"Yet another way in which the state may unconstitutionally . . . deprive [a defendant] of a meaningful opportunity to address the issues, is simply by misinforming him." Brief for Petitioner 34. Petitioner cites In re Ruffalo, 390 U.S. 544 (1968), Raley v. Ohio, 360 U.S. 423 (1959), and Mooney v. Holohan, 294 U.S. 103 (1935), for this proposition. Ruffalo was a disbarment proceeding in which this Court held that the disbarred attorney had not been given notice of the charges against him by the Ohio committee which administered bar discipline. 390 U. S., at 550. In Raley, the chairman and members of a state investigating commission assured witnesses that the privilege against self incrimination was available to them, but when the witnesses were convicted for contempt the Supreme Court of Ohio held that a state immunity statute rendered the Fifth Amendment privilege unavailable. 360 U. S., at 430-434. And in Mooney v. Holohan, the defendant alleged that the prosecution knowingly used perjured testimony at his trial. 294 U. S., at 110.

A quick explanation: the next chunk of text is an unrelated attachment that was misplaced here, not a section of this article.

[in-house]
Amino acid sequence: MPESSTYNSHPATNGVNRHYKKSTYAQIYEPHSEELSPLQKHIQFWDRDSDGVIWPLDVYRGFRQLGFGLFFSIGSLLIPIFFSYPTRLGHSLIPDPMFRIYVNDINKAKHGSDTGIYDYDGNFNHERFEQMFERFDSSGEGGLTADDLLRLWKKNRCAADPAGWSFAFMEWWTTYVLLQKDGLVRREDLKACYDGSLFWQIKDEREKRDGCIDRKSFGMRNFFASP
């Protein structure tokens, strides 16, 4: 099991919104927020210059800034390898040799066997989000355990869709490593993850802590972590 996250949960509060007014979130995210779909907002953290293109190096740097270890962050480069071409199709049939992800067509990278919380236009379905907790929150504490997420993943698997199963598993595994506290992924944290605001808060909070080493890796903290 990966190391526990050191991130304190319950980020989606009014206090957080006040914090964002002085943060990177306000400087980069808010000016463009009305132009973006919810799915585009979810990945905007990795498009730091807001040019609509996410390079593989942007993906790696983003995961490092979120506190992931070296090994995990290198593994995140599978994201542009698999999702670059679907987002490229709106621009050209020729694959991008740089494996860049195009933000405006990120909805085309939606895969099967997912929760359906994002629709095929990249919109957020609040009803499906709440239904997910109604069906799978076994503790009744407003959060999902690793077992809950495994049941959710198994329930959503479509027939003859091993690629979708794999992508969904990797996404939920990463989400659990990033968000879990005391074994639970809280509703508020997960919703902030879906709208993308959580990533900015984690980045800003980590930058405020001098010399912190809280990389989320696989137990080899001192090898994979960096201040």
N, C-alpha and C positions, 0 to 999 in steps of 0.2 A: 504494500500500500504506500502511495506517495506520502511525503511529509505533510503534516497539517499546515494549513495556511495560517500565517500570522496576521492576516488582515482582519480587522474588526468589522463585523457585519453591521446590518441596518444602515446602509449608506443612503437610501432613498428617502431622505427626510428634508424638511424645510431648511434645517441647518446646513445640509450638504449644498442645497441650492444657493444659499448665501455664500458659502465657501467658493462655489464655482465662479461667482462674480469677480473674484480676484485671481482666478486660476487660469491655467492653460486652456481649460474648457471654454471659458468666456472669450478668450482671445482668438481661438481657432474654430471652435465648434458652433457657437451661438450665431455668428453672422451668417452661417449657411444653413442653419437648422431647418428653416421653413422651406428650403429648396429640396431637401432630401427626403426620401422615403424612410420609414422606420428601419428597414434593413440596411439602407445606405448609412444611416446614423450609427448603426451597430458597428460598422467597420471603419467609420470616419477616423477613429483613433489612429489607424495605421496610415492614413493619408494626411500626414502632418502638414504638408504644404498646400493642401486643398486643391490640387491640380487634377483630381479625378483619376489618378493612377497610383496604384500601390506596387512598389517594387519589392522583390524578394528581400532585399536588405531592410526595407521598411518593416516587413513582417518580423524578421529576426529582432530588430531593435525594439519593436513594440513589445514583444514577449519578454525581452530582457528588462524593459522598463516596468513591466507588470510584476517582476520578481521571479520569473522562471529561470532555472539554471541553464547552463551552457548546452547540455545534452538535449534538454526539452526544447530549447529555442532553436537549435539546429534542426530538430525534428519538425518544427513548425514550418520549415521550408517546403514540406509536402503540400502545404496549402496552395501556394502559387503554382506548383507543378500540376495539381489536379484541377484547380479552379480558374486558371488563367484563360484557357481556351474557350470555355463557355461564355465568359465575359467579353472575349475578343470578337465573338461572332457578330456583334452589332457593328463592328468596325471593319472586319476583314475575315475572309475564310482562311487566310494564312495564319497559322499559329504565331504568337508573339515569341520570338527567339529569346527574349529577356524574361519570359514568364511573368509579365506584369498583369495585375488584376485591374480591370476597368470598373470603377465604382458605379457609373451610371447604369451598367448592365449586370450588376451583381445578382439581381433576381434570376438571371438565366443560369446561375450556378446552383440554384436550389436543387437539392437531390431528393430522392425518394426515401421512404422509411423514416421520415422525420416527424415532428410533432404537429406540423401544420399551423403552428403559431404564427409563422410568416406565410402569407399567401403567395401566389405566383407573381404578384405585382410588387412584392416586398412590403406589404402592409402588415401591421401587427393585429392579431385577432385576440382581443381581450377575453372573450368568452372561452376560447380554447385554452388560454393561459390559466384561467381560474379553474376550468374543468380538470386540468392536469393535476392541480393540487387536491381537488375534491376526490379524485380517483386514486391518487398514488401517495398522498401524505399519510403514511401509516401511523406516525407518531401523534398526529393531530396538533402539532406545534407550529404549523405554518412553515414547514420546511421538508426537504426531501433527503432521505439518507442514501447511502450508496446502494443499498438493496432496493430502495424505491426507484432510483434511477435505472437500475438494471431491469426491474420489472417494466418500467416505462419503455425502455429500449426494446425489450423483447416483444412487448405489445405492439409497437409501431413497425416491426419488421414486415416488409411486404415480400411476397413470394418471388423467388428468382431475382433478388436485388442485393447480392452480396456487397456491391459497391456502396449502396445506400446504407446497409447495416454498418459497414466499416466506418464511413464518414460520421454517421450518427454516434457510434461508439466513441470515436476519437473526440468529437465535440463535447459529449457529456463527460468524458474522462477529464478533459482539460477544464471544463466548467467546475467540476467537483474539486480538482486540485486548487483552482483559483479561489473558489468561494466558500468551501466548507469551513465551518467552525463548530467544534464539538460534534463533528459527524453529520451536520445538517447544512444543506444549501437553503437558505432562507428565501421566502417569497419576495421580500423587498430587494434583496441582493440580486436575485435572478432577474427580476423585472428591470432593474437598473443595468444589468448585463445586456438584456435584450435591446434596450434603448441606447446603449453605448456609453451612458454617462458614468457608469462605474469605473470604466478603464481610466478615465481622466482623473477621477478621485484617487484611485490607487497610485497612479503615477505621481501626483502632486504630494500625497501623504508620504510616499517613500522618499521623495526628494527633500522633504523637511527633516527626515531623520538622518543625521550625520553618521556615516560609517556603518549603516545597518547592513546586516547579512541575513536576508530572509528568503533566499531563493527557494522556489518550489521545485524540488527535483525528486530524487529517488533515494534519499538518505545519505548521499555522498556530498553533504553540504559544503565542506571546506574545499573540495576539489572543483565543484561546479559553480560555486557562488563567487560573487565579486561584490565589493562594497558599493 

Gardner, Ruffalo, Raley, and Mooney arise in widely differing contexts. Gardner forbids the use of secret testimony in the penalty proceeding of a capital case which the defendant has had no opportunity to consider or rebut. Ruffalo deals with a defendant's right to notice of the charges against him. Whether or not Ruffalo might have supported petitioner's notice of evidence claim, see infra, at 16, it does not support the misrepresentation claim for which petitioner cites it. Mooney forbade the prosecution from engaging in "a deliberate deception of court and jury." 294 U. S., at 112. Raley, though involving no deliberate deception, held that defendants who detrimentally relied on the assurance of a committee chairman could not be punished for having done so. Mooney, of course, would lend support to petitioner's claim if it could be shown that the prosecutor deliberately misled him, not just that he changed his mind over the course of the trial. The two claims are separate.